In Asia, the JPY initially started out as the better bid across the board, mostly on the back of some risk being applied following equity gains on the various global bourses. Nevertheless, yen gains have been limited ahead of the FOMC policy announcement and, to an extent, the Bank of Japan’s (BoJ) policy announcement due Friday. Japanese retail sales out yesterday (+2.3%, year-over-year) and output data released overnight (+2.7%, month-over-month) have mostly beat expectations and will certainly dampen the market’s expectations of an imminent ease by the BoJ.

The BoJ is expected to cut both near-term growth and inflation forecasts. For now, USD/JPY offers are located in the high 20’s at ¥108.25, with more seen trailing higher toward ¥108.50. While on the downside, Japanese importer bids are located atop of the recent lows, just shy of the ¥108 handle. Once the FOMC is out of the way and the market digests the outcome, there will be no let up from central banks over the coming seven trading days with the Reserve Bank of New Zealand (Oct. 29), BoJ (Oct. 30), Reserve Bank of Australia (Nov. 3), and the Bank of England and ECB (Nov. 6) all scheduled to make policy statements.

The Rouble Continues to Bleed

A slight recovery in oil prices over the last 24-hours is not helping the Russian rouble (RUB) — it has managed to fall to new record lows outright and against the EUR. Despite the European and American sanctions, and an already sluggish Russian domestic economy, speculators are again applying outright pressure to the currency. Already this morning the RUB has managed to print new lows against the EUR/USD basket (47.89) and against the dollar outright at 42.72. Year-to-date, the RUB has lost -23% against the dollar, while depreciating only -17% versus the EUR (54.39). All the Central Bank of Russia can do is continue to shift its trading bands — so far this month it has moved the bands a whopping 70 times!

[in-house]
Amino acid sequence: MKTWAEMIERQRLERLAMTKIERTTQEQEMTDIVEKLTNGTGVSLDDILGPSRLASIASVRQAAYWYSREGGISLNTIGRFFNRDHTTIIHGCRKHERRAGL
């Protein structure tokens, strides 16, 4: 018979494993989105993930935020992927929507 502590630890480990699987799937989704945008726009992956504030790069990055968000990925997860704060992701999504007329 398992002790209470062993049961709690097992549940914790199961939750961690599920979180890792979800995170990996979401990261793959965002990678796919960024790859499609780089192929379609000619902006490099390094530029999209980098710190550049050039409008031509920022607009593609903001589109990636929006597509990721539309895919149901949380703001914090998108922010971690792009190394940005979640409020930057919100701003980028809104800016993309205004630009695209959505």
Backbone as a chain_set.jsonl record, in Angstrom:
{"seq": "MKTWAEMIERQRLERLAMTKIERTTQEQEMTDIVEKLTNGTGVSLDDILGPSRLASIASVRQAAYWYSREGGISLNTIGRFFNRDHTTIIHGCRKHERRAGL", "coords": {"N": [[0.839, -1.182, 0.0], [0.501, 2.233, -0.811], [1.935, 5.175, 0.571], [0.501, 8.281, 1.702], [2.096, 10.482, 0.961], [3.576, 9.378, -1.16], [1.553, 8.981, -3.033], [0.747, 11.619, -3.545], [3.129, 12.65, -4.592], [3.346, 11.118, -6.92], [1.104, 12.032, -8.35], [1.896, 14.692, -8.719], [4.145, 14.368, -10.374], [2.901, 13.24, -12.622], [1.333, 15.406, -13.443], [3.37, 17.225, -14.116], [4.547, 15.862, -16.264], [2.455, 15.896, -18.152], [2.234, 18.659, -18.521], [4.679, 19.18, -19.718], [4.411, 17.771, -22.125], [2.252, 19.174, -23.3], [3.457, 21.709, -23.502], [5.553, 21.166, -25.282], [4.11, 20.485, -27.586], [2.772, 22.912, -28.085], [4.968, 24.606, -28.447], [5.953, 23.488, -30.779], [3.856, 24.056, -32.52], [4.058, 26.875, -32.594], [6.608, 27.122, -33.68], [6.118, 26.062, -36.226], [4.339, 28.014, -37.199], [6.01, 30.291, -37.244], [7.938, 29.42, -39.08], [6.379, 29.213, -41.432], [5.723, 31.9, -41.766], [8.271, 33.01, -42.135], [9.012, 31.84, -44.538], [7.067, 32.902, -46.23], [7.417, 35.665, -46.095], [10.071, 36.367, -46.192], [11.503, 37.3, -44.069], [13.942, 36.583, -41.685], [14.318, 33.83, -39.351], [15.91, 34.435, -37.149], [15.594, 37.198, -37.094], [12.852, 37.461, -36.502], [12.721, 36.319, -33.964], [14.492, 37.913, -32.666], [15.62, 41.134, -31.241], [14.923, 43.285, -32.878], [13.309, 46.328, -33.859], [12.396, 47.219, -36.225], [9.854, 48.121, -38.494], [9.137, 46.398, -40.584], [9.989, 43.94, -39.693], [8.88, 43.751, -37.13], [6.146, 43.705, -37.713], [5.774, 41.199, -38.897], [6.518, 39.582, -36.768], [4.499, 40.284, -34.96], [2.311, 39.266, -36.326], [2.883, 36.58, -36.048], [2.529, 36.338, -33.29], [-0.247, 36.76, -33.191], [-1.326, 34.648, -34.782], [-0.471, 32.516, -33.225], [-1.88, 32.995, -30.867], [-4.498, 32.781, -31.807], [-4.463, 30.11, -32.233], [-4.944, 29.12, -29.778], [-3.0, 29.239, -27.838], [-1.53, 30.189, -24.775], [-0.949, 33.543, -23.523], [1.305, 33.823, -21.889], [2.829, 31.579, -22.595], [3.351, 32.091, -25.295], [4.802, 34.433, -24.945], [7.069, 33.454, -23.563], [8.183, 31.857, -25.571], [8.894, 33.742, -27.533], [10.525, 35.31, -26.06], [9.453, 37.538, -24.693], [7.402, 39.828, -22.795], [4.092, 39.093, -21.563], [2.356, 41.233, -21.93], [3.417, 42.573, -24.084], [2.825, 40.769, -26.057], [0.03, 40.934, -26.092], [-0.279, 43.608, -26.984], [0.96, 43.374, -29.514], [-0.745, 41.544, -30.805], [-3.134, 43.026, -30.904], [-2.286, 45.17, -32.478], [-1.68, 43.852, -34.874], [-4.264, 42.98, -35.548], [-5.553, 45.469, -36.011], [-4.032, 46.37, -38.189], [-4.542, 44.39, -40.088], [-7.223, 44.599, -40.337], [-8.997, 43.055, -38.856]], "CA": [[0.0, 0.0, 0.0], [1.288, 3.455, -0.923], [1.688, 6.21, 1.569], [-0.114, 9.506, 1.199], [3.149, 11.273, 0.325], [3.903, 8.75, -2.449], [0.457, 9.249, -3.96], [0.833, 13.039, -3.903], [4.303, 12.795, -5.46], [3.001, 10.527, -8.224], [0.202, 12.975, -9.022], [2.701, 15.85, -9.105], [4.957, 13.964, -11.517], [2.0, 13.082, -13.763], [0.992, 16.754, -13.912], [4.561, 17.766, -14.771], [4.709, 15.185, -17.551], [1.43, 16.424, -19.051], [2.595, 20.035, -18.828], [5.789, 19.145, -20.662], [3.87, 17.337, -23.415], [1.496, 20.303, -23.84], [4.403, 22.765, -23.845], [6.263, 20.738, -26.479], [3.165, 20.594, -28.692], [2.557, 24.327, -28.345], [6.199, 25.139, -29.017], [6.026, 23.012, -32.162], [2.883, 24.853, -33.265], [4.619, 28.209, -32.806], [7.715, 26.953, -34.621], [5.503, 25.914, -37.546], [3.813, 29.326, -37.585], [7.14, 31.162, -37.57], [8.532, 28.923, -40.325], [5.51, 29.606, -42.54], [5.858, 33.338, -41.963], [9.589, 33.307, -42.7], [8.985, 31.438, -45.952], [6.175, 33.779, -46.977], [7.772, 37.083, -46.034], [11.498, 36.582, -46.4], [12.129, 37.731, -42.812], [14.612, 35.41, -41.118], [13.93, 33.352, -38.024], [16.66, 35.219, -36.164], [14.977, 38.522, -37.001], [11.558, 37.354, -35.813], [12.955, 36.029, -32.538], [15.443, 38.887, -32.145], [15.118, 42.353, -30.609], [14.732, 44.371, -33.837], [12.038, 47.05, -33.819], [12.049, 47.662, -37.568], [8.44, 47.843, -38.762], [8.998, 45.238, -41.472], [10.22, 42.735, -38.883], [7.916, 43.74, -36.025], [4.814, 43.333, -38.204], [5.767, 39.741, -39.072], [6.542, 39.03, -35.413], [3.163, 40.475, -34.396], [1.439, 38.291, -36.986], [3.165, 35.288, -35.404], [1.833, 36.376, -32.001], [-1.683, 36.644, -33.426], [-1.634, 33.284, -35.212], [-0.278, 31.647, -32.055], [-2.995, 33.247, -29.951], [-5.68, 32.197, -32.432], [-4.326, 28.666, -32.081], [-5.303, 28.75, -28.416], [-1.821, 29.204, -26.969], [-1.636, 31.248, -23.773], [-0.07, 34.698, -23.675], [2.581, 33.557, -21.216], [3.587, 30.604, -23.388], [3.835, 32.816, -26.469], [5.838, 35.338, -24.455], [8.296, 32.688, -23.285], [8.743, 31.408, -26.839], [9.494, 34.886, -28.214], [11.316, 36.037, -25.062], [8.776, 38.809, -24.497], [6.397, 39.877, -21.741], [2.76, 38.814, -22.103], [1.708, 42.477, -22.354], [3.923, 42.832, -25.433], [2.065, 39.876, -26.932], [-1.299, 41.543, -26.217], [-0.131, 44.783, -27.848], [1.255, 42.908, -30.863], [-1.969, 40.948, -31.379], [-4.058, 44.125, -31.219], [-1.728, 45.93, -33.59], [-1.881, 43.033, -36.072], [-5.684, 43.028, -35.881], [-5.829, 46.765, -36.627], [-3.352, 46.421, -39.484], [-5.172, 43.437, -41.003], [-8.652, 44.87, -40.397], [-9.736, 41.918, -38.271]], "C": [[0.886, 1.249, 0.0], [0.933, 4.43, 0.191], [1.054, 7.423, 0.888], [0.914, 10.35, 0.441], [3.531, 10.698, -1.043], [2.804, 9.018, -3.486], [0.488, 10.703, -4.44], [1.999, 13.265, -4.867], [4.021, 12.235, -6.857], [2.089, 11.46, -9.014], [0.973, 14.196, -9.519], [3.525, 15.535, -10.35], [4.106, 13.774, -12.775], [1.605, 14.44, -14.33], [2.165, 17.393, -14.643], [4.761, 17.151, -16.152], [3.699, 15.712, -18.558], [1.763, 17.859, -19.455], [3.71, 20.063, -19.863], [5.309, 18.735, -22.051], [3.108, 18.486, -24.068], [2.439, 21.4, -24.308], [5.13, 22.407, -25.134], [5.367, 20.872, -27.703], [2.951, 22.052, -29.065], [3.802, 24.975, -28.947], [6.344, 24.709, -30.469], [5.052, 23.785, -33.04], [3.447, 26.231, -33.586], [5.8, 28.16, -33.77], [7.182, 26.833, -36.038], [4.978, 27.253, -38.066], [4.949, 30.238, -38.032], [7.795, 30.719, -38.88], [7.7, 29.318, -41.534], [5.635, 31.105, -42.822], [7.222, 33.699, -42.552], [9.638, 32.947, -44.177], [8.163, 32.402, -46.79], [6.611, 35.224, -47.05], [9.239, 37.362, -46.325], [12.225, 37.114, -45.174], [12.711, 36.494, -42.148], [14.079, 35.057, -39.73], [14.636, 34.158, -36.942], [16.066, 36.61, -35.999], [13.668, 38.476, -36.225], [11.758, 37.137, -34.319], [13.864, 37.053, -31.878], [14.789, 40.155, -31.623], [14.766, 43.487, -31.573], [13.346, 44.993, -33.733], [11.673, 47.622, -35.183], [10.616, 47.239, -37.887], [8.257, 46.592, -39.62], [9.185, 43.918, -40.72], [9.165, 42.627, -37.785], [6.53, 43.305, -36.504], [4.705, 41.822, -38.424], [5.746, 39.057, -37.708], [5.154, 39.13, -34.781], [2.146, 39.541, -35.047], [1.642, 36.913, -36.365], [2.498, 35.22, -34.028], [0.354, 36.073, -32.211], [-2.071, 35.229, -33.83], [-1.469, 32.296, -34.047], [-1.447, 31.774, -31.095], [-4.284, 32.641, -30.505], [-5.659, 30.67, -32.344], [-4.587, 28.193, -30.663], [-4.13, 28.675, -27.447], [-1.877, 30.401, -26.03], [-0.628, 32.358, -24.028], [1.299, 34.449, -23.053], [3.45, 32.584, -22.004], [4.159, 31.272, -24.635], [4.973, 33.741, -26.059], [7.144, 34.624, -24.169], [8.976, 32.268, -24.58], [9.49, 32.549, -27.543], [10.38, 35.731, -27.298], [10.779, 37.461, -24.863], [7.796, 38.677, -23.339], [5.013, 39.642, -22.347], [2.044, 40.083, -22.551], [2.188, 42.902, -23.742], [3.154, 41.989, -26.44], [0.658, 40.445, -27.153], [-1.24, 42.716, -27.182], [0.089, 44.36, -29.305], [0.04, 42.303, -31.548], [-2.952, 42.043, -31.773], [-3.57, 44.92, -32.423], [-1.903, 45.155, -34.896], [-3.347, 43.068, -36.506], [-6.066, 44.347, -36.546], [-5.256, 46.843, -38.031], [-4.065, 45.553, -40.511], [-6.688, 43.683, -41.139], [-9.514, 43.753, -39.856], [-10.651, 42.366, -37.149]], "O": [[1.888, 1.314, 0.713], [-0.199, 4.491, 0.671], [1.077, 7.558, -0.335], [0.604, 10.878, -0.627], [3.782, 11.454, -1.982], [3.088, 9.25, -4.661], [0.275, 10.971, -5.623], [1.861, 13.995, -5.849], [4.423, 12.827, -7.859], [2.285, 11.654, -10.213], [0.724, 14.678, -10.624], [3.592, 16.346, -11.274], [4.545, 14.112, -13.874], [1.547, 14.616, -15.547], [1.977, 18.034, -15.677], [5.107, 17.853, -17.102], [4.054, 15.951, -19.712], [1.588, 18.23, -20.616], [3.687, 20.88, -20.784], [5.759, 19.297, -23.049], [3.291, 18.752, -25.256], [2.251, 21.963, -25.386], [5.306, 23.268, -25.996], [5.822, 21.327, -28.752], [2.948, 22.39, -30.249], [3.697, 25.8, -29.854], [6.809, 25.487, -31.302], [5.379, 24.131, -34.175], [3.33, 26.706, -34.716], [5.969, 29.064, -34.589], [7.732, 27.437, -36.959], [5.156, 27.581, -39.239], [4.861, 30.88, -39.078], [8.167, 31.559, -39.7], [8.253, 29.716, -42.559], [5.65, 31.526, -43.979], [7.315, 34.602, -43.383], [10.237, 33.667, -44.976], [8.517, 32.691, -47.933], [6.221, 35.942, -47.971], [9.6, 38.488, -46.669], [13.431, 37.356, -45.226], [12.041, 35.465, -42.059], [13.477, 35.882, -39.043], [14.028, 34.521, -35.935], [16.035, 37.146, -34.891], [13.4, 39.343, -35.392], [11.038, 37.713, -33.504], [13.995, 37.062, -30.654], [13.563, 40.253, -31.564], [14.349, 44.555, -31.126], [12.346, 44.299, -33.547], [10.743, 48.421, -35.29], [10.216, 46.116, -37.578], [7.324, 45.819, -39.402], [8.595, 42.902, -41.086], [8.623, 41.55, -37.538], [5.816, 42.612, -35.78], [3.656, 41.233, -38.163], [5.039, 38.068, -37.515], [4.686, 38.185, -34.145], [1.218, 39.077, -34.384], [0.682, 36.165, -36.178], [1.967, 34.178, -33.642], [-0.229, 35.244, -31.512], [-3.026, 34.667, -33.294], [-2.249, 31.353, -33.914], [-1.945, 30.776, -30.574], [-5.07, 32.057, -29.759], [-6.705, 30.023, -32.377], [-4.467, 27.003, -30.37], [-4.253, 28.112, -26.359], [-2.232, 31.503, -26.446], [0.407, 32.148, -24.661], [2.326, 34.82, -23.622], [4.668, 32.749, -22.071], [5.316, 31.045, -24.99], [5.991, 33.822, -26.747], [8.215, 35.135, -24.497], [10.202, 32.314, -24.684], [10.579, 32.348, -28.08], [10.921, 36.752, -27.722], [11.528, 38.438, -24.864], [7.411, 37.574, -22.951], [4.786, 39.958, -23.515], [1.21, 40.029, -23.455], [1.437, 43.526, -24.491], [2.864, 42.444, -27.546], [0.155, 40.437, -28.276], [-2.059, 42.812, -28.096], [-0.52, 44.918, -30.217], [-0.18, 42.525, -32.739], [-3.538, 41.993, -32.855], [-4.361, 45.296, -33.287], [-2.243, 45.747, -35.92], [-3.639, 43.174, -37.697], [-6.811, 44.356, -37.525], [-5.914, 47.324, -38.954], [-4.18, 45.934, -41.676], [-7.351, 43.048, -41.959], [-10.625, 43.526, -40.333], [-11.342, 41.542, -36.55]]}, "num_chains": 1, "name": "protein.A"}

Forex heatmap

This article is for general information purposes only. It is not investment advice or a solution to buy or sell securities. Opinions are the authors; not necessarily that of OANDA Corporation or any of its affiliates, subsidiaries, officers or directors. Leveraged trading is high risk and not suitable for all. You could lose all of your deposited funds.

Dean Popplewell

Dean Popplewell [5]

Vice-President of Market Analysis at MarketPulse [6]
Dean Popplewell has nearly two decades of experience trading currencies and fixed income instruments. He has a deep understanding of market fundamentals and the impact of global events on capital markets. He is respected among professional traders for his skilled analysis and career history as global head of trading for firms such as Scotia Capital and BMO Nesbitt Burns. Since joining OANDA in 2006, Dean has played an instrumental role in driving awareness of the forex market as an emerging asset class for retail investors, as well as providing expert counsel to a number of internal teams on how to best serve clients and industry stakeholders.
Dean Popplewell
Dean Popplewell